So — when I ask myself question #1 — the answer is — I let them believe that there’s no way that I would ever procrastinate, lay on the couch and binge watch bad TV, sit all day in pajamas with zero willingness to talk to anybody at all.

That brings me to question number two: What do I really, really need?

Well, sometimes, I need the very things that no one would guess I need, such as putting everything on hold and spending all day in pajamas watching bad TV. That is a way to let myself take a break and shut down for a while, especially if I happen to feel emotionally exhausted. I always felt ashamed to admit that I am capable of reaching that level of laziness. People think of self-care as bathtub and candles, sipping tea and reading books, and sometimes that is a way to relax and recharge. However, more often than not, our self-care activities are not picture-perfect. They are intimate and private. I feel like one of the most important changes I’ve made is learning is letting myself take what I need without tormenting myself for stepping out of the role of this so-called “successful, productive, consistent person.” That person is just a part of me.

So many don’t really know how to be alone, or are afraid of it. How important is it for us to have, and practice, that capacity to truly be with ourselves and be alone (literally or metaphorically)?

Good relationships must incorporate the element of choice. If we feel being alone is unbearable, any relationship may come as a compulsive act to minimize the pain or anxiety. To form good relationships, we must make a conscious choice to invest in it, while giving the other person an opportunity to do so freely as well. This is very hard to do if we feel unable to be in touch with ourselves and if the thought of another person choosing something over us or leaving is unimaginable. We feel the pressure of staying with them or making them stay no matter what, even though we may no longer feel we picked right.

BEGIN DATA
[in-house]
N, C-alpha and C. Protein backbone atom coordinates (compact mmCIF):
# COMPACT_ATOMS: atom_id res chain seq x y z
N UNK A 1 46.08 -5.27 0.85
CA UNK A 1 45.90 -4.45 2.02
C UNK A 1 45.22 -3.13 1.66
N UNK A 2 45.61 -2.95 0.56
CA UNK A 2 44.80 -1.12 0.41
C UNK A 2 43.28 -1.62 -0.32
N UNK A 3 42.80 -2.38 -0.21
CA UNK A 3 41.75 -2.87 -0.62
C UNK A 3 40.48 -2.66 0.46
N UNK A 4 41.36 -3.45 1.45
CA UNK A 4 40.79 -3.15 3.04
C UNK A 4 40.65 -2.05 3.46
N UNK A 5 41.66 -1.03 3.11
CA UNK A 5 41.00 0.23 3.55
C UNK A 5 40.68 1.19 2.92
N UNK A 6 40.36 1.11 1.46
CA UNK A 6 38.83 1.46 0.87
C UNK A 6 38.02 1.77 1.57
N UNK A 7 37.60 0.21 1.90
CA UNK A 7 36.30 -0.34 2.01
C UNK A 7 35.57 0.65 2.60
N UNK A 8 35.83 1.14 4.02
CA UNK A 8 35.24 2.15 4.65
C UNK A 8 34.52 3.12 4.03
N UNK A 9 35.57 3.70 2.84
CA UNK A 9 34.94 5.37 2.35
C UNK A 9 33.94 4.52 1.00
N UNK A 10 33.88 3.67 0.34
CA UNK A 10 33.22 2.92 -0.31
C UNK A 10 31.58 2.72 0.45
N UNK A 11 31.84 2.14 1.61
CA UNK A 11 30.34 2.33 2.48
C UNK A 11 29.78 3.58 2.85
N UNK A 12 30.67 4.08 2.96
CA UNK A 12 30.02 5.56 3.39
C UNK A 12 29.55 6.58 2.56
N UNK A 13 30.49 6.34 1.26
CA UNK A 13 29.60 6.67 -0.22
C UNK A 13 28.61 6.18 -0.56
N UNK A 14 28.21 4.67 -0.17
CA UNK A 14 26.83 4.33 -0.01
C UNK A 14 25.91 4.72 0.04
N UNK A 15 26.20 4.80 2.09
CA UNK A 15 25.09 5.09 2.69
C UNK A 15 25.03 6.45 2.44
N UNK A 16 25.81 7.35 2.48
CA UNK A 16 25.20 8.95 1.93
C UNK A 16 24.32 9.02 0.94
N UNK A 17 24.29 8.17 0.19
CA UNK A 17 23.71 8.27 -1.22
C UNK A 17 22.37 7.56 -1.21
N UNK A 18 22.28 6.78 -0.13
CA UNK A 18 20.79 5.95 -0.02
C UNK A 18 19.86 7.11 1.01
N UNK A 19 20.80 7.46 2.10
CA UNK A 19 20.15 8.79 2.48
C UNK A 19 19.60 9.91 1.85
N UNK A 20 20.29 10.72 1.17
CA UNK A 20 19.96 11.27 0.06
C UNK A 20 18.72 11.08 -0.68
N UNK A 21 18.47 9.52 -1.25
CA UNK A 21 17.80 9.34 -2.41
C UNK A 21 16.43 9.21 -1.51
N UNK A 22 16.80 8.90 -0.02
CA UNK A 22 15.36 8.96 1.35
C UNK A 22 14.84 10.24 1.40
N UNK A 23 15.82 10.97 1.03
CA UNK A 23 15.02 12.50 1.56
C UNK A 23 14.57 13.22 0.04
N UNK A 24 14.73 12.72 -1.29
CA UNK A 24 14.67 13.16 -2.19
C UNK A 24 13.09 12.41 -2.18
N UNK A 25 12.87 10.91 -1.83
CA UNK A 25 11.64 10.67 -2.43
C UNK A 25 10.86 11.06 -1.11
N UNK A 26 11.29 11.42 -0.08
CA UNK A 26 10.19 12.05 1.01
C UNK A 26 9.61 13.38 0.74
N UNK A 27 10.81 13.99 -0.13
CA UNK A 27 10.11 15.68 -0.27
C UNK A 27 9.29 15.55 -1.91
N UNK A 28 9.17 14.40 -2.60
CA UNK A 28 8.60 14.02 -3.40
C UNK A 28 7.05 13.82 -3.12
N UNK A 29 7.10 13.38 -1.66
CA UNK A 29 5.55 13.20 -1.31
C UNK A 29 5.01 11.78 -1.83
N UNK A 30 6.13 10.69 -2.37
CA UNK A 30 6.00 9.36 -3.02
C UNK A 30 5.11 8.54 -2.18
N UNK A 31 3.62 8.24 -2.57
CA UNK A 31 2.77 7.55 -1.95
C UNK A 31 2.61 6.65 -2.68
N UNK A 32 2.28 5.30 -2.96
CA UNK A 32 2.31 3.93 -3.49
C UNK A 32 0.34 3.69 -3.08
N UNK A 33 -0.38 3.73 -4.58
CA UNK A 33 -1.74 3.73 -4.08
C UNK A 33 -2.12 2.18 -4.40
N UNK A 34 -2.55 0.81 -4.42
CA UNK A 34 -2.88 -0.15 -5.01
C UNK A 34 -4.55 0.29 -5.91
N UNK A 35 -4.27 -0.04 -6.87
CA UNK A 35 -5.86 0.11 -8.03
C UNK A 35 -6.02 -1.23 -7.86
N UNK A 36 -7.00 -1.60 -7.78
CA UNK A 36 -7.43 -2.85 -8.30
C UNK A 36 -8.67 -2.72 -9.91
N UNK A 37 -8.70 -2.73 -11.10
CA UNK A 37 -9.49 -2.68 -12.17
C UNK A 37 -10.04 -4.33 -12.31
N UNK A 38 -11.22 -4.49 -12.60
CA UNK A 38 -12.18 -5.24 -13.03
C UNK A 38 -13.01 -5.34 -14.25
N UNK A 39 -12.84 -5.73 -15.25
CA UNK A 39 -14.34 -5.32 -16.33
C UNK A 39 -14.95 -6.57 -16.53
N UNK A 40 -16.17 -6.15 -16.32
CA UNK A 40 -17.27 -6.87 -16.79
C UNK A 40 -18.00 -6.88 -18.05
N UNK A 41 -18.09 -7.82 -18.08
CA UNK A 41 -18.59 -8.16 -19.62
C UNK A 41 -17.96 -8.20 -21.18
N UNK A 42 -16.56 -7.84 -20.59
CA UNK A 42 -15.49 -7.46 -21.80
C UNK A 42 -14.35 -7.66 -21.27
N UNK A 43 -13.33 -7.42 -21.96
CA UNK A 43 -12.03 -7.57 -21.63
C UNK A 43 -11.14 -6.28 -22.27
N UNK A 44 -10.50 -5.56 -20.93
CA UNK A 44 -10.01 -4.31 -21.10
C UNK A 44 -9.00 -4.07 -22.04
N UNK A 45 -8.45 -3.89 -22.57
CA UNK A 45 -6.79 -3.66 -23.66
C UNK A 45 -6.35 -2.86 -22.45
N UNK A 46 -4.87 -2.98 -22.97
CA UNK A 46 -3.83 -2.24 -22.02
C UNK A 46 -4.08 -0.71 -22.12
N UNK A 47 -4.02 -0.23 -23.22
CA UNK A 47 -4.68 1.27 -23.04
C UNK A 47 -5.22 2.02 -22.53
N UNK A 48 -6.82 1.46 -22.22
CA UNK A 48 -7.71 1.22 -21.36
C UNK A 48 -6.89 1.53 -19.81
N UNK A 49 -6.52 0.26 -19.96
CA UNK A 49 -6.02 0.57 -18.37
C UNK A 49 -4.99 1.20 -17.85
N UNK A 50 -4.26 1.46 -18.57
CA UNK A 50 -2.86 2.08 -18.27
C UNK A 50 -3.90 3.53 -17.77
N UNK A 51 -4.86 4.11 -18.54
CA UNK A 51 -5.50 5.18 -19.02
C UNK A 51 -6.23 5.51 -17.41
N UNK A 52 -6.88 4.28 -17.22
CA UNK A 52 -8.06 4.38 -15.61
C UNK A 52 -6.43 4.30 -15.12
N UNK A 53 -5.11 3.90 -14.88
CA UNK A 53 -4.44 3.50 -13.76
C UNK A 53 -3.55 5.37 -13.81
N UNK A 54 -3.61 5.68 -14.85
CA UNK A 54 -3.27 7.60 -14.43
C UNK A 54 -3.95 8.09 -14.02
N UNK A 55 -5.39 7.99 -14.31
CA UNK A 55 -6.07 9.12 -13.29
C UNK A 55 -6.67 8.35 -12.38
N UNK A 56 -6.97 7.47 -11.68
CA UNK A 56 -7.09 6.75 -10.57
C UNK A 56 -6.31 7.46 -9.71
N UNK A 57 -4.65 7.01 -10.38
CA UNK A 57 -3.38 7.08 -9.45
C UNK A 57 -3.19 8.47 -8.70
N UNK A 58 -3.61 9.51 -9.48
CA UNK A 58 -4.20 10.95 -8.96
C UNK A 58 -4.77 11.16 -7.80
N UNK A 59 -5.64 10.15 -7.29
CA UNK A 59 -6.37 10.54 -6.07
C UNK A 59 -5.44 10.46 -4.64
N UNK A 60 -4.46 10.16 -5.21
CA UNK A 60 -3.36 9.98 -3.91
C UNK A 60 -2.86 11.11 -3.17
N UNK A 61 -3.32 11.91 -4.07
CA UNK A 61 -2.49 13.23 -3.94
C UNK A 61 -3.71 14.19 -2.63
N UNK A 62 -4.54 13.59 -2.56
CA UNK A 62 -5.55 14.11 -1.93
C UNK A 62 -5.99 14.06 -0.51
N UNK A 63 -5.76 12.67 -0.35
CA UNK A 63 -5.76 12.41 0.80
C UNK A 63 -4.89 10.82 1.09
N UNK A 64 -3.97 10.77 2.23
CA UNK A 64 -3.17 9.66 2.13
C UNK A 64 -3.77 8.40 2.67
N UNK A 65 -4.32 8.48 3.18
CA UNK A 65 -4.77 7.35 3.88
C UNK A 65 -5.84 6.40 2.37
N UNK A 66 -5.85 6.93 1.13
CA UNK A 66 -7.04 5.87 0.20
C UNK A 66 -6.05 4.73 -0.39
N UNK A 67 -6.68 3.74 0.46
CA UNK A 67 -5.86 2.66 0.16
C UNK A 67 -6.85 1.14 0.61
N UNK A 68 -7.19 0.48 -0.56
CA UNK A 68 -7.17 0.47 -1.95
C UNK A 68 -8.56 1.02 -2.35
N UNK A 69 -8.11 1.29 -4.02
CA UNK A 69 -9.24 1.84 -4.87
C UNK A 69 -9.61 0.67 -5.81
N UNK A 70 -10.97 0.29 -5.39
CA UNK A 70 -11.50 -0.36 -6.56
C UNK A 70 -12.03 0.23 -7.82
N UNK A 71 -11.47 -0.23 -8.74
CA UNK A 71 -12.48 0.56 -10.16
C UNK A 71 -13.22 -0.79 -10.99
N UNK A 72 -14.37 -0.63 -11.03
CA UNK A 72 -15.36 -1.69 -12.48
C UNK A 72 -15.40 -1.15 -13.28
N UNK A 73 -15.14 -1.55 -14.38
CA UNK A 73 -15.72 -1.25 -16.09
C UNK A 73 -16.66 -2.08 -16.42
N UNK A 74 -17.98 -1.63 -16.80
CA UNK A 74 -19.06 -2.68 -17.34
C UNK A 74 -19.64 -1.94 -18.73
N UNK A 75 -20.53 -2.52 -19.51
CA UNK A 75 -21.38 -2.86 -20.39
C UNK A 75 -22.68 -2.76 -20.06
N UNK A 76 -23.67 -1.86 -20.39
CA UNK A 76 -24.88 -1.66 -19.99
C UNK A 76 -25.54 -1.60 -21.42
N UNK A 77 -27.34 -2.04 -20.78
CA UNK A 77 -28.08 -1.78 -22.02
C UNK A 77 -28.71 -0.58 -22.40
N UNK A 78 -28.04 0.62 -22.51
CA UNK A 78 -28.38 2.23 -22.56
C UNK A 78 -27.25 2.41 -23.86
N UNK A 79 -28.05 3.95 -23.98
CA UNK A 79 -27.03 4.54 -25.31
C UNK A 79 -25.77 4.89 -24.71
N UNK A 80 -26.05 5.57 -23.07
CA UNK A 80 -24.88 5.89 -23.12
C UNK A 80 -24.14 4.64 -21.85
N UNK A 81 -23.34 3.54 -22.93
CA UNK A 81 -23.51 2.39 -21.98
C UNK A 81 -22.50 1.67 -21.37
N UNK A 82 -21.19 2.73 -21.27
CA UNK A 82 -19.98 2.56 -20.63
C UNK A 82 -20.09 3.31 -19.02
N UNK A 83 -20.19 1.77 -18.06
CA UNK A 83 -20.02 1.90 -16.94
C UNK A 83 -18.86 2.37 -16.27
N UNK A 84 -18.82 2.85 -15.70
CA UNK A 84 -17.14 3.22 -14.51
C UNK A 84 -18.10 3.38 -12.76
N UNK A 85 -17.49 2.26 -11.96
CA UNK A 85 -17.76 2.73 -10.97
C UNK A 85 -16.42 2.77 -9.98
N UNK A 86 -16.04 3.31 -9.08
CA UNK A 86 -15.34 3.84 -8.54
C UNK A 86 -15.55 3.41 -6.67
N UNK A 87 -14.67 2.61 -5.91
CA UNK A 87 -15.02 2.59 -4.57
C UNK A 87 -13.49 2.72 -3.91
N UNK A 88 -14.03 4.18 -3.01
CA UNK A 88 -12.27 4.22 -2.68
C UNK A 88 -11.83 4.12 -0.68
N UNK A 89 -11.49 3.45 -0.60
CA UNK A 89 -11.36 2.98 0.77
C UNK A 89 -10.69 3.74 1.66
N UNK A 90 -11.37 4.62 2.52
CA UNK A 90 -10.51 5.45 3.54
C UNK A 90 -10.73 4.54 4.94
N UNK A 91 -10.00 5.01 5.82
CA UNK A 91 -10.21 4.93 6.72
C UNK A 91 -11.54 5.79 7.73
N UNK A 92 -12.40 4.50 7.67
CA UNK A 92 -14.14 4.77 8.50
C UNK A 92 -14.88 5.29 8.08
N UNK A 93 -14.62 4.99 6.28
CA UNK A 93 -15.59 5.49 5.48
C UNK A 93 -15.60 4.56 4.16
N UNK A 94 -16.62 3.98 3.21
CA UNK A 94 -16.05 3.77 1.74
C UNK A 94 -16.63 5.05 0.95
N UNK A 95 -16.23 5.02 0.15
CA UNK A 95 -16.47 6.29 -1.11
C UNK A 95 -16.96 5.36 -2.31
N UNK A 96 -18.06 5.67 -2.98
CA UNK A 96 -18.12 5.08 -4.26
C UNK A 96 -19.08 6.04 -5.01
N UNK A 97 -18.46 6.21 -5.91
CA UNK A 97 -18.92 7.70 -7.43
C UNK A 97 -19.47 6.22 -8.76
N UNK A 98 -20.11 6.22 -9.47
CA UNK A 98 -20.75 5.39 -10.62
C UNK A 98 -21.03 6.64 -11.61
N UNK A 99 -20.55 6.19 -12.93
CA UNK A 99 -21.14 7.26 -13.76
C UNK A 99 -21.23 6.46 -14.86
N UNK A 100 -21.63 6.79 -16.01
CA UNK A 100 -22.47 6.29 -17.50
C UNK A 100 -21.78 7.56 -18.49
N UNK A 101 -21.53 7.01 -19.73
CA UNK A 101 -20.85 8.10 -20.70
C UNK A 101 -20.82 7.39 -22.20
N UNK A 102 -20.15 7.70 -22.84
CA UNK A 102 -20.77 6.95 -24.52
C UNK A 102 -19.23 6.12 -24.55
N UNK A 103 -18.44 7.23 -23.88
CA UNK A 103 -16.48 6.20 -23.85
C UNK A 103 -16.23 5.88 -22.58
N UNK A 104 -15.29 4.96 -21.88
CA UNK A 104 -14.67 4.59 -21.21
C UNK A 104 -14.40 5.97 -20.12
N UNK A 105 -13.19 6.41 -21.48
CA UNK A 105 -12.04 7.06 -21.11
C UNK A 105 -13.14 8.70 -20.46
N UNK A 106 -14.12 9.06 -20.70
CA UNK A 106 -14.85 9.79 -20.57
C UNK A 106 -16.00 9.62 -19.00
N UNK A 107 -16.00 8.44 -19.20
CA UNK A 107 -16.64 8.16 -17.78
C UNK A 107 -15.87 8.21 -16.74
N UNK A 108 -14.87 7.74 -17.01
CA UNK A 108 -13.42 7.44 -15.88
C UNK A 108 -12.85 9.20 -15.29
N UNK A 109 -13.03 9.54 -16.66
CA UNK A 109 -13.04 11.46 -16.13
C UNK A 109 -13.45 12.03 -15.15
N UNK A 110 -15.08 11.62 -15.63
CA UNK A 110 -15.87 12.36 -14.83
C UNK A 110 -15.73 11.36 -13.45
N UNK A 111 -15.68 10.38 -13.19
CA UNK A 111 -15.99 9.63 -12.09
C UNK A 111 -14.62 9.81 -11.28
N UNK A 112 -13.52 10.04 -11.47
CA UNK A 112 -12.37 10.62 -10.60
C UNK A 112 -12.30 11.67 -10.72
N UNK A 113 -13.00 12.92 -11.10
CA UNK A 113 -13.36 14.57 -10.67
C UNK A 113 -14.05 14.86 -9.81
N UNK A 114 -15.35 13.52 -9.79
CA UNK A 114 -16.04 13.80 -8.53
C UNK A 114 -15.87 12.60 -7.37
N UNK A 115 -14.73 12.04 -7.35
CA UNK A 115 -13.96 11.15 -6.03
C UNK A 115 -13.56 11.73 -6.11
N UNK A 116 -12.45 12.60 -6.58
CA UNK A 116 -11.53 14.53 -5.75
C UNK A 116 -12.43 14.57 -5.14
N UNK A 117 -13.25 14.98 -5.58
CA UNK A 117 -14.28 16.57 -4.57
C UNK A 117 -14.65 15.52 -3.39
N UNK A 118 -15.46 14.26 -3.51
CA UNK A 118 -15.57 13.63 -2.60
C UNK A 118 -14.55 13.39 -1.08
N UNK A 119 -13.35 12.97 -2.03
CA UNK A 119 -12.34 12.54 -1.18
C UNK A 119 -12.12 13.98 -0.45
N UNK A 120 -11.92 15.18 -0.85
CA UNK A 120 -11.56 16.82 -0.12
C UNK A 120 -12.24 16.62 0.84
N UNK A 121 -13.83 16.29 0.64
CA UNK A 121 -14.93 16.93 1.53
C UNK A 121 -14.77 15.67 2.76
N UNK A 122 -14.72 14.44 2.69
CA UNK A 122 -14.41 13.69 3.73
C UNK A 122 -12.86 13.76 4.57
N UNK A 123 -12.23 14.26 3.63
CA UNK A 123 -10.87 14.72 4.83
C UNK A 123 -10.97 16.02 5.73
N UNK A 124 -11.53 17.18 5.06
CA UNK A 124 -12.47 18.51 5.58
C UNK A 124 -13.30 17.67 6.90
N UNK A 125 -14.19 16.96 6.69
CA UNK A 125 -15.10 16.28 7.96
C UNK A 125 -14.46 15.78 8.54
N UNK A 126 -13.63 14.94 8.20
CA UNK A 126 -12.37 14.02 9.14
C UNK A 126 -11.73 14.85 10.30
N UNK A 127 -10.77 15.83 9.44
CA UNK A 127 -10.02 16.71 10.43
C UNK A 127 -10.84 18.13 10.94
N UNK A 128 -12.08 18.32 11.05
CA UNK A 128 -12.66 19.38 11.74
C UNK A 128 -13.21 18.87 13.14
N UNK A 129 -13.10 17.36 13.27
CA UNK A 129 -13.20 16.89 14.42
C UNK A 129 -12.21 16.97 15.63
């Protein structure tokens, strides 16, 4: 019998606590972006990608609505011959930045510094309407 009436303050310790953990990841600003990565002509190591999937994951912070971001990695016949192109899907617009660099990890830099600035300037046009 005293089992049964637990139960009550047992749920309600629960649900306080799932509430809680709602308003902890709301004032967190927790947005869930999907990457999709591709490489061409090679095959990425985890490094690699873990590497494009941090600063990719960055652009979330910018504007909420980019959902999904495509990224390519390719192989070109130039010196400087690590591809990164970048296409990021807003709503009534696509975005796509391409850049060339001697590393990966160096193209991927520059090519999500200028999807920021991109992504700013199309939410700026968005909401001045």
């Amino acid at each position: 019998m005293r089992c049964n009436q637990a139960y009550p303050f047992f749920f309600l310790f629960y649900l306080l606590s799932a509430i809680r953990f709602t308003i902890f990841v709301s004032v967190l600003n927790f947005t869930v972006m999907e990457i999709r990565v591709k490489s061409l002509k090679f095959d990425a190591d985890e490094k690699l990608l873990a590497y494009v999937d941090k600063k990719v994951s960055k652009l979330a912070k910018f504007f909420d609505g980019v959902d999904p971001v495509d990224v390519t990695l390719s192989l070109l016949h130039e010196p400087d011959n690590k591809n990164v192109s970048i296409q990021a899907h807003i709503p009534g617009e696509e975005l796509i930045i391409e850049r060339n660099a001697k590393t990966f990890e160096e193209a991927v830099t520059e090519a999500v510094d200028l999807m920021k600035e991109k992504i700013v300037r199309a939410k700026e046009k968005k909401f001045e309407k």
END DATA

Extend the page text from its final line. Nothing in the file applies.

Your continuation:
When we feel being alone is unbearable, we tend to focus on dependence and not on the exchange and reciprocity in the relationship. We start expecting people to read our minds and always guess our needs, thoughts and emotions. And since we don’t have the capacity to be alone, we also expect from people to always be there for us!

In learning how to be truly with ourselves and alone (it’s a process!), we are acquiring a better understanding of what is truly important to us as individuals. We don’t find ourselves lost in the relationships we end up in. We can make choices that transform our lives, without the fear that the anxiety of being on our own will overwhelm us. For example, we are more ready to assess whether a relationship we are in is fulfilling enough or whether a job we have is aligned with our passions and values — and end a relationship or quit the job if we feel we have picked poorly. We will not compromise on things that matter to us the most. Being able to focus on our own interests and immerse ourselves in our alone-time activities also builds emotional resilience, which is important in processing emotions, working through pain or grief, and expressing anger and frustration.